Study: Climate Hazards Aggravate More than Half of Human Diseases Caused by Pathogens

Climatic hazards were implicated for enhancing specific aspects of pathogens, increasing capacity of pathogens to cause more severe illness, and diminishing human capacity to cope with pathogens, such as dengue, hepatitis, pneumonia, malaria, and zika.

More than half (58%) of human diseases caused by pathogens have been, at some point, aggravated by climactic hazards, according to a paper recently published in Nature Climate Change. The comprehensive assessment uncovered empirical evidence about climatic hazards aggravating pathogens including dengue, hepatitis, pneumonia, malaria, and zika.

Researchers from the University of Hawaiʻi at Mānoa carried out a comprehensive systemic search for empirical examples of the impacts of 10 climatic hazards sensitive to greenhouse gas (GHG) emissions on each known human pathogenic disease, combining 2 authoritative lists of all known infections and pathogenic diseases that have affected humanity in recorded history. The hazards included warming, drought, heatwaves, wildfires, extreme precipitation, floods, storms, sea level rise, ocean biogeochemical change, and land cover change.

They reviewed more than 70,000 scientific papers for empirical examples of each possible combination of climatic hazard impacting each of the known diseases. Their findings revealed that warming, precipitation, floods, drought, storm, land cover change, ocean climate change, fires, heatwaves and sea level changes were all found to influence diseases triggered by viruses, bacteria, animals, fungi, protozoans, plants, and chromists.

Pathogenic diseases were primarily transmitted by vectors; however, case examples were also found for waterborne, airborne, direct contact, and foodborne transmission pathways. The research found that 218 out of 375 (58%) known human pathogenic diseases had been affected by at least 1 climatic hazard at some point, via 1006 unique pathways.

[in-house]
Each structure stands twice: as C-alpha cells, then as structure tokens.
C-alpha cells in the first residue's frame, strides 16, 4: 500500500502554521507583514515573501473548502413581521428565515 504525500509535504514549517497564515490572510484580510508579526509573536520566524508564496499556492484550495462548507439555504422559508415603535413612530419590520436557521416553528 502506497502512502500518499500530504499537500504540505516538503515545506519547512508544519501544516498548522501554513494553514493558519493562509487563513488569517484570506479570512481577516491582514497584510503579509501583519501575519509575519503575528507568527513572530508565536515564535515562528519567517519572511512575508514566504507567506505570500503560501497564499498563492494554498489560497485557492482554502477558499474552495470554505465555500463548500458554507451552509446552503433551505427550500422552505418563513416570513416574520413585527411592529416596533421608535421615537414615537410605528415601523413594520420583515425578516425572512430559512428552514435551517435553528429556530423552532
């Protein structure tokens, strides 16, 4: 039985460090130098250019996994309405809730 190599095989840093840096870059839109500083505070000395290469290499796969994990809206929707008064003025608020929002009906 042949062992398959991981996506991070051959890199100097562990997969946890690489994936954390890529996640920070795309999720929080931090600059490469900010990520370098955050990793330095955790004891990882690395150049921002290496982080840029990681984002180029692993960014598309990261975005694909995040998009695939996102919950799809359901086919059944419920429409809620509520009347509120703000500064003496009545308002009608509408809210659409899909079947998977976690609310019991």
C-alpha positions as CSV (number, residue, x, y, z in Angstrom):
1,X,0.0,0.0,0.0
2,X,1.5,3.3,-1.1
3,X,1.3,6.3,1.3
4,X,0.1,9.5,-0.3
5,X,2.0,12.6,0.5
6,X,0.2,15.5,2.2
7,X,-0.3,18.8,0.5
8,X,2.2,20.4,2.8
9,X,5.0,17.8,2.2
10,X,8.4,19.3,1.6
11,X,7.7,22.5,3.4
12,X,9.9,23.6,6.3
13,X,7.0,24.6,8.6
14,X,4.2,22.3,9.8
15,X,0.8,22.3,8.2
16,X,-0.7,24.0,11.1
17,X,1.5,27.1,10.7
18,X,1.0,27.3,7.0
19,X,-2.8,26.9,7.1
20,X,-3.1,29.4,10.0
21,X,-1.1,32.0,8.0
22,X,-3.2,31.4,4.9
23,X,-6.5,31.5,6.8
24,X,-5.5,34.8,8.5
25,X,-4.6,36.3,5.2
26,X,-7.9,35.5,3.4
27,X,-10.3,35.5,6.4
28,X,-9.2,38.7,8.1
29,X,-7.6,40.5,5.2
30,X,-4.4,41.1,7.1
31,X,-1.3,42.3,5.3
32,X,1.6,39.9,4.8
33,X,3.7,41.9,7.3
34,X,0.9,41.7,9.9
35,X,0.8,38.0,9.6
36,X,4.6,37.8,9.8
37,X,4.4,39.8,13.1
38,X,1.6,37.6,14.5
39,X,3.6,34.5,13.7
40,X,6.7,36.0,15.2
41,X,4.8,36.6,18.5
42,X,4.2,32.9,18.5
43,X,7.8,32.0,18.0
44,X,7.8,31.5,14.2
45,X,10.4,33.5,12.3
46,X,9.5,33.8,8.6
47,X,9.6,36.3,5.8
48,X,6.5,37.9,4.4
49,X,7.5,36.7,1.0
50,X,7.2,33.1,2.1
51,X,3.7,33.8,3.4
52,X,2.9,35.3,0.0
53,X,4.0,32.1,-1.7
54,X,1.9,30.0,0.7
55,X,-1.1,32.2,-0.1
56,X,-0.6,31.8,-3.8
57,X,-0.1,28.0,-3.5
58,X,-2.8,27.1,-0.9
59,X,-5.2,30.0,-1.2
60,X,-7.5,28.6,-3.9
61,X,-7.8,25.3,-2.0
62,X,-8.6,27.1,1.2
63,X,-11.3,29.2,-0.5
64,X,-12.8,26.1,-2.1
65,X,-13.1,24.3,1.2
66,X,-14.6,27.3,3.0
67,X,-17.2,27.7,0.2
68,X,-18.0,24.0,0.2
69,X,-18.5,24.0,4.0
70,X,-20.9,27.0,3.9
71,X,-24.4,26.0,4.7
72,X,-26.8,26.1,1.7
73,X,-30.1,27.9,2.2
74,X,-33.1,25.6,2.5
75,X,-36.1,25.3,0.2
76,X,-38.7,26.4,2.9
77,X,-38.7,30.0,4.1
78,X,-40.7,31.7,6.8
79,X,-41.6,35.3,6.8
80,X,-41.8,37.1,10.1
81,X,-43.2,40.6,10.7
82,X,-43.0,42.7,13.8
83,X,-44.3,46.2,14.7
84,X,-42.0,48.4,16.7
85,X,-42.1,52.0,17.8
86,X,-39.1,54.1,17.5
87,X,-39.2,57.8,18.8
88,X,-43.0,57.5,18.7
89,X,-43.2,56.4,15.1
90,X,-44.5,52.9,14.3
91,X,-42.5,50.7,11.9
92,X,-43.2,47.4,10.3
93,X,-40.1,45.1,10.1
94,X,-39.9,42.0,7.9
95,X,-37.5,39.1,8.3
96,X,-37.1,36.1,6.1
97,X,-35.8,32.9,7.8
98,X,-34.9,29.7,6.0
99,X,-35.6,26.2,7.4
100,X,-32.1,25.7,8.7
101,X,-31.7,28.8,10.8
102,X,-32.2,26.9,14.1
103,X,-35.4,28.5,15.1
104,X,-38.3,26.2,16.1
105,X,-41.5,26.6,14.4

“Given the extensive and pervasive consequences of the COVID 19 pandemic, it was truly scary to discover the massive health vulnerability resulting as a consequence of greenhouse gas emissions,” said Camilo Mora, BSc, PhD, geography professor in the College of Social Sciences, in a press release. “There are just too many diseases, and pathways of transmission, for us to think that we can truly adapt to climate change. It highlights the urgent need to reduce greenhouse gas emissions globally.”

They also found that climatic hazards are bringing people closer to pathogens, as climatic hazards were implicated with the forced displacement and migration of people causing or increasing new contacts with pathogens. Storms, floods and sea level rise caused human displacements implicated in cases of leptospirosis, cryptosporidiosis, Lassa fever, giardiasis, gastroenteritis, Legionnaires’ diseases, cholera, salmonellosis, shigellosis, pneumonia, typhoid, hepatitis, respiratory disease, and skin diseases, among others.

Climatic hazards were also found to have enhanced specific aspects of pathogen. Enhancements included improved climate suitability for reproduction, acceleration of the life cycle, increasing seasons/length of likely exposure, enhancing pathogen vector interactions, and increased virulence.

In some cases, climatic hazards were also implicated in the increasing capacity of pathogens to cause more severe illness. Heatwaves were suggested as a natural selective pressure toward “heat resistant” viruses.

Additionally, human capacity to cope with pathogens has been diminished by climatic hazards, which alter body condition, add stress from exposure to hazardous conditions, force people into unsafe conditions, and damage infrastructure, forcing exposure to pathogens and/or reducing access to medical care.

“We knew that climate change can affect human pathogenic diseases,” said co-author Kira Webster, College of Social Sciences geography PhD student, in a press release. “Yet, as our database grew, we became both fascinated and distressed by the overwhelming number of available case studies that already show how vulnerable we are becoming to our ongoing growing emissions of greenhouse gases.”

Though the majority of diseases were aggravated by climatic hazards, researchers noted that 63 of 286 were actually diminished by climatic hazards. For example, warming appears to have reduced the spread of viral diseases likely related to unsuitable conditions for the virus or because of a stronger immune system in warmer conditions.

However, most diseases that were diminished by at least 1 hazard were, at times, aggravated by another and sometimes even the same hazard. The researchers created an interactive webpage to demonstrate the connection between climatic hazard and a disease case, allowing users to query specific hazards, pathways, and disease groups.

Reference

Impact of climate change on human pathogenic diseases subject of new study by UH researchers. EurekAlert. News Release. August 8, 2022. Accessed August 19, 2022. https://www.eurekalert.org/news-releases/961223